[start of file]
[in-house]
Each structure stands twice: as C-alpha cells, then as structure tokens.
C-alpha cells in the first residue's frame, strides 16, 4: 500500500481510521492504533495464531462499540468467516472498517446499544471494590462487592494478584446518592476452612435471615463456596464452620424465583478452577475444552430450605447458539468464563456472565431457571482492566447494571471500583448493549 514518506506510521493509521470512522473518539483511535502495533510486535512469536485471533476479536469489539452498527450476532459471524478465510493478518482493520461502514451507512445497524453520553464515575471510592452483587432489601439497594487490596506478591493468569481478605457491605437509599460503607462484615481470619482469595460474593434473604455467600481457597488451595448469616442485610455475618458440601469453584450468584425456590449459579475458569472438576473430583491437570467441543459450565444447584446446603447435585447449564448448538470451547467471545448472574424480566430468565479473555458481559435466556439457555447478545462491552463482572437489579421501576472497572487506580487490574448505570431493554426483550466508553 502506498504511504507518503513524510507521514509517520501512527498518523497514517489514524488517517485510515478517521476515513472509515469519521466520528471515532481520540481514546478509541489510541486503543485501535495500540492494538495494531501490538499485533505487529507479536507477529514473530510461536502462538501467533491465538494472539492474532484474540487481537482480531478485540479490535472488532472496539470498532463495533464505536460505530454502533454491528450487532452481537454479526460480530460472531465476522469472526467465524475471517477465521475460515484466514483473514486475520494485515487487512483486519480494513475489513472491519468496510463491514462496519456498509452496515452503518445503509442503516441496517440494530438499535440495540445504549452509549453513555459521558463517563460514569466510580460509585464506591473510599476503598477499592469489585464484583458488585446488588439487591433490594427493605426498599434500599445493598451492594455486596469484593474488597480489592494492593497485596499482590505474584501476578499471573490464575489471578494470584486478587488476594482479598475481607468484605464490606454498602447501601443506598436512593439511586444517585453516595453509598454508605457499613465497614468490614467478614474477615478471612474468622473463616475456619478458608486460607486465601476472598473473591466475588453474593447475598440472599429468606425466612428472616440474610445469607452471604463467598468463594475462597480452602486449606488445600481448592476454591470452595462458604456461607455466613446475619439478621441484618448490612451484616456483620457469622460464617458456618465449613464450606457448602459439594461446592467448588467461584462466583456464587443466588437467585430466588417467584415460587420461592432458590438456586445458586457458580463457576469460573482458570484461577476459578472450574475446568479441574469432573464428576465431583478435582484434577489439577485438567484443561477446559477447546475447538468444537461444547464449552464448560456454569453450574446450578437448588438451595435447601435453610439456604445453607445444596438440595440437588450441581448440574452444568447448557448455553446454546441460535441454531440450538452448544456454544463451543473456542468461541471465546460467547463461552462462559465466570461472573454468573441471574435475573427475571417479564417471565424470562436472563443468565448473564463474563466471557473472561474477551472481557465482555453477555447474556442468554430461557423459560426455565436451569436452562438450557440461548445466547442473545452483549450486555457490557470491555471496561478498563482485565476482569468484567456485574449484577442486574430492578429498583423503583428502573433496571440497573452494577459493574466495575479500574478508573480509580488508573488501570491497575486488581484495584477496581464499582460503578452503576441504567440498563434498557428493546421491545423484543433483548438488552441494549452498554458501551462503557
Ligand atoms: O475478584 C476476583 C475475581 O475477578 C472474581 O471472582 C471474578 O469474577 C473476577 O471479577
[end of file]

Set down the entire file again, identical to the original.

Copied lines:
[in-house]
Each structure stands twice: as C-alpha cells, then as structure tokens.
C-alpha cells in the first residue's frame, strides 16, 4: 500500500481510521492504533495464531462499540468467516472498517446499544471494590462487592494478584446518592476452612435471615463456596464452620424465583478452577475444552430450605447458539468464563456472565431457571482492566447494571471500583448493549 514518506506510521493509521470512522473518539483511535502495533510486535512469536485471533476479536469489539452498527450476532459471524478465510493478518482493520461502514451507512445497524453520553464515575471510592452483587432489601439497594487490596506478591493468569481478605457491605437509599460503607462484615481470619482469595460474593434473604455467600481457597488451595448469616442485610455475618458440601469453584450468584425456590449459579475458569472438576473430583491437570467441543459450565444447584446446603447435585447449564448448538470451547467471545448472574424480566430468565479473555458481559435466556439457555447478545462491552463482572437489579421501576472497572487506580487490574448505570431493554426483550466508553 502506498504511504507518503513524510507521514509517520501512527498518523497514517489514524488517517485510515478517521476515513472509515469519521466520528471515532481520540481514546478509541489510541486503543485501535495500540492494538495494531501490538499485533505487529507479536507477529514473530510461536502462538501467533491465538494472539492474532484474540487481537482480531478485540479490535472488532472496539470498532463495533464505536460505530454502533454491528450487532452481537454479526460480530460472531465476522469472526467465524475471517477465521475460515484466514483473514486475520494485515487487512483486519480494513475489513472491519468496510463491514462496519456498509452496515452503518445503509442503516441496517440494530438499535440495540445504549452509549453513555459521558463517563460514569466510580460509585464506591473510599476503598477499592469489585464484583458488585446488588439487591433490594427493605426498599434500599445493598451492594455486596469484593474488597480489592494492593497485596499482590505474584501476578499471573490464575489471578494470584486478587488476594482479598475481607468484605464490606454498602447501601443506598436512593439511586444517585453516595453509598454508605457499613465497614468490614467478614474477615478471612474468622473463616475456619478458608486460607486465601476472598473473591466475588453474593447475598440472599429468606425466612428472616440474610445469607452471604463467598468463594475462597480452602486449606488445600481448592476454591470452595462458604456461607455466613446475619439478621441484618448490612451484616456483620457469622460464617458456618465449613464450606457448602459439594461446592467448588467461584462466583456464587443466588437467585430466588417467584415460587420461592432458590438456586445458586457458580463457576469460573482458570484461577476459578472450574475446568479441574469432573464428576465431583478435582484434577489439577485438567484443561477446559477447546475447538468444537461444547464449552464448560456454569453450574446450578437448588438451595435447601435453610439456604445453607445444596438440595440437588450441581448440574452444568447448557448455553446454546441460535441454531440450538452448544456454544463451543473456542468461541471465546460467547463461552462462559465466570461472573454468573441471574435475573427475571417479564417471565424470562436472563443468565448473564463474563466471557473472561474477551472481557465482555453477555447474556442468554430461557423459560426455565436451569436452562438450557440461548445466547442473545452483549450486555457490557470491555471496561478498563482485565476482569468484567456485574449484577442486574430492578429498583423503583428502573433496571440497573452494577459493574466495575479500574478508573480509580488508573488501570491497575486488581484495584477496581464499582460503578452503576441504567440498563434498557428493546421491545423484543433483548438488552441494549452498554458501551462503557
Ligand atoms: O475478584 C476476583 C475475581 O475477578 C472474581 O471472582 C471474578 O469474577 C473476577 O471479577